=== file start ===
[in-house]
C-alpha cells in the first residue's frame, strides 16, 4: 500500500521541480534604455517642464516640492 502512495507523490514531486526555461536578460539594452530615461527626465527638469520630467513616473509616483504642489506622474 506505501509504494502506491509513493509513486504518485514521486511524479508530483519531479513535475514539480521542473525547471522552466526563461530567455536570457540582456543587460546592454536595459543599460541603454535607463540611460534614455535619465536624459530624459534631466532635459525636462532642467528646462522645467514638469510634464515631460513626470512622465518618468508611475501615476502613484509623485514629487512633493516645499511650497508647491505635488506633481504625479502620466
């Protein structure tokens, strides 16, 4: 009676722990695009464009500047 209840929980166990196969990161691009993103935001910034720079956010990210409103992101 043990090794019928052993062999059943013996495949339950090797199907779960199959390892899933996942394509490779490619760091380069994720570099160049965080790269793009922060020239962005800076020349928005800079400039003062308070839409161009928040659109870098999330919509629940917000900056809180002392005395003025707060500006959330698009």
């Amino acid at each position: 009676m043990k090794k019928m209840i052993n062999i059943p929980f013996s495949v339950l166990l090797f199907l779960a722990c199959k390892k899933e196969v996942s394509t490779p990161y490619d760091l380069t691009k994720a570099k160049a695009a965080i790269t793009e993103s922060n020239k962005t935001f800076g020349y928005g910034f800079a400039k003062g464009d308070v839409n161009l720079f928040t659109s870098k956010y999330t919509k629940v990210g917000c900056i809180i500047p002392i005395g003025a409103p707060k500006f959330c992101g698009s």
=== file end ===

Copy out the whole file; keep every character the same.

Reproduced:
[in-house]
C-alpha cells in the first residue's frame, strides 16, 4: 500500500521541480534604455517642464516640492 502512495507523490514531486526555461536578460539594452530615461527626465527638469520630467513616473509616483504642489506622474 506505501509504494502506491509513493509513486504518485514521486511524479508530483519531479513535475514539480521542473525547471522552466526563461530567455536570457540582456543587460546592454536595459543599460541603454535607463540611460534614455535619465536624459530624459534631466532635459525636462532642467528646462522645467514638469510634464515631460513626470512622465518618468508611475501615476502613484509623485514629487512633493516645499511650497508647491505635488506633481504625479502620466
């Protein structure tokens, strides 16, 4: 009676722990695009464009500047 209840929980166990196969990161691009993103935001910034720079956010990210409103992101 043990090794019928052993062999059943013996495949339950090797199907779960199959390892899933996942394509490779490619760091380069994720570099160049965080790269793009922060020239962005800076020349928005800079400039003062308070839409161009928040659109870098999330919509629940917000900056809180002392005395003025707060500006959330698009």
């Amino acid at each position: 009676m043990k090794k019928m209840i052993n062999i059943p929980f013996s495949v339950l166990l090797f199907l779960a722990c199959k390892k899933e196969v996942s394509t490779p990161y490619d760091l380069t691009k994720a570099k160049a695009a965080i790269t793009e993103s922060n020239k962005t935001f800076g020349y928005g910034f800079a400039k003062g464009d308070v839409n161009l720079f928040t659109s870098k956010y999330t919509k629940v990210g917000c900056i809180i500047p002392i005395g003025a409103p707060k500006f959330c992101g698009s």